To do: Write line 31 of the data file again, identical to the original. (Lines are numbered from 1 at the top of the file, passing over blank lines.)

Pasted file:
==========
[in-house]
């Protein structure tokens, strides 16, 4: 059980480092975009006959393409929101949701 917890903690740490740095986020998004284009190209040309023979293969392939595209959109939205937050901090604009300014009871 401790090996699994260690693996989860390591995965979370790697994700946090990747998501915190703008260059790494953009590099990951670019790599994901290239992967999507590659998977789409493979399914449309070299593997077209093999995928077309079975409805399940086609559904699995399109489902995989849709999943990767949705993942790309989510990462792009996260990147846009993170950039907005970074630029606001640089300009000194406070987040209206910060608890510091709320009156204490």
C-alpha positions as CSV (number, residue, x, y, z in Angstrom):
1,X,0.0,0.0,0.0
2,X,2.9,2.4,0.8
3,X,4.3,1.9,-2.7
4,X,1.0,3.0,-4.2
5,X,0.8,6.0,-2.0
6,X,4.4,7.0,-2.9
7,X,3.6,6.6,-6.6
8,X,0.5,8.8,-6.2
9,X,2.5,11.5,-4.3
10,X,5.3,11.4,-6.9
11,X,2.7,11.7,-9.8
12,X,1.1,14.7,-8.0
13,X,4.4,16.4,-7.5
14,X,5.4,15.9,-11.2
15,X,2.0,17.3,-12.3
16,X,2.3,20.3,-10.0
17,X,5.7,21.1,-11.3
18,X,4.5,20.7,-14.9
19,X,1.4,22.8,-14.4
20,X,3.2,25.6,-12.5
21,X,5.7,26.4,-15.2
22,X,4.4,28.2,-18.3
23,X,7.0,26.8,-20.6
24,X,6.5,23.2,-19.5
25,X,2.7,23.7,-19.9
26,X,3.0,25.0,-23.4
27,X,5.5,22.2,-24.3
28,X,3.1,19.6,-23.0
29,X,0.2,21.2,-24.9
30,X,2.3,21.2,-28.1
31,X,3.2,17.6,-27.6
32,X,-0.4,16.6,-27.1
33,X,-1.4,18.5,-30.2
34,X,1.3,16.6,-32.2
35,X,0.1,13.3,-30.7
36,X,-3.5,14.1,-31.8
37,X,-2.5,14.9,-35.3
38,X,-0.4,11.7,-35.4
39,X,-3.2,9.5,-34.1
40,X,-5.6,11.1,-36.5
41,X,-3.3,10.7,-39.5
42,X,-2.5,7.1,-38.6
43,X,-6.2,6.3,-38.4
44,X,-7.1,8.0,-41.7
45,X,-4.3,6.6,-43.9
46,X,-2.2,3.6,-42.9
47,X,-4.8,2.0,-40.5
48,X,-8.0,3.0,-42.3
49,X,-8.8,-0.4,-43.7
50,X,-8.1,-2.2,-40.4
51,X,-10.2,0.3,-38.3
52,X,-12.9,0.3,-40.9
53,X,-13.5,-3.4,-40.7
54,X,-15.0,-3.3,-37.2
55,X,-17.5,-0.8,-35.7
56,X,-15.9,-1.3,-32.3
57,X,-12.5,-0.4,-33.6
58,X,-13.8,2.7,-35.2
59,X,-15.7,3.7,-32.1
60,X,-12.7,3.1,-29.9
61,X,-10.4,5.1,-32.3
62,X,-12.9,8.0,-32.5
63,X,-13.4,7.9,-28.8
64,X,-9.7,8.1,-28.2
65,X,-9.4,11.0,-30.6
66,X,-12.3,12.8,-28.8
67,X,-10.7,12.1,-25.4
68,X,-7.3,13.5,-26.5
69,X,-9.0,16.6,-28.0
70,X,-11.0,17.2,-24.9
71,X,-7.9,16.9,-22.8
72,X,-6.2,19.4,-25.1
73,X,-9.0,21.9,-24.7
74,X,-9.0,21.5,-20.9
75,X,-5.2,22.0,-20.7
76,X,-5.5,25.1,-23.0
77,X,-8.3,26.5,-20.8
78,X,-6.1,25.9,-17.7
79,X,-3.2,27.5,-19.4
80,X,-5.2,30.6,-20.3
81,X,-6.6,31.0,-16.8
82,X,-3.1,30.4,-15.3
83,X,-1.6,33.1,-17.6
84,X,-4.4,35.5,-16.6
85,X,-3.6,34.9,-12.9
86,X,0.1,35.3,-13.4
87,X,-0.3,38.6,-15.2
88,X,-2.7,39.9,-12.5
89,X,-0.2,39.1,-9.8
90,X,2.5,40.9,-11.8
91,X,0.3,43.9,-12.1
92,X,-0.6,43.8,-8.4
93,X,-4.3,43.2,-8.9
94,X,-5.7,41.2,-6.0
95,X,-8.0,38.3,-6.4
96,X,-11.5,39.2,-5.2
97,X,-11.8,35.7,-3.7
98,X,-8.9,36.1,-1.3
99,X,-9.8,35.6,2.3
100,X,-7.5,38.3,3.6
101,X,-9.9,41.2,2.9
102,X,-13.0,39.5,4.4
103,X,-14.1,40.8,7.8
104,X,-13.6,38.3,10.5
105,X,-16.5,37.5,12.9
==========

28,X,3.1,19.6,-23.0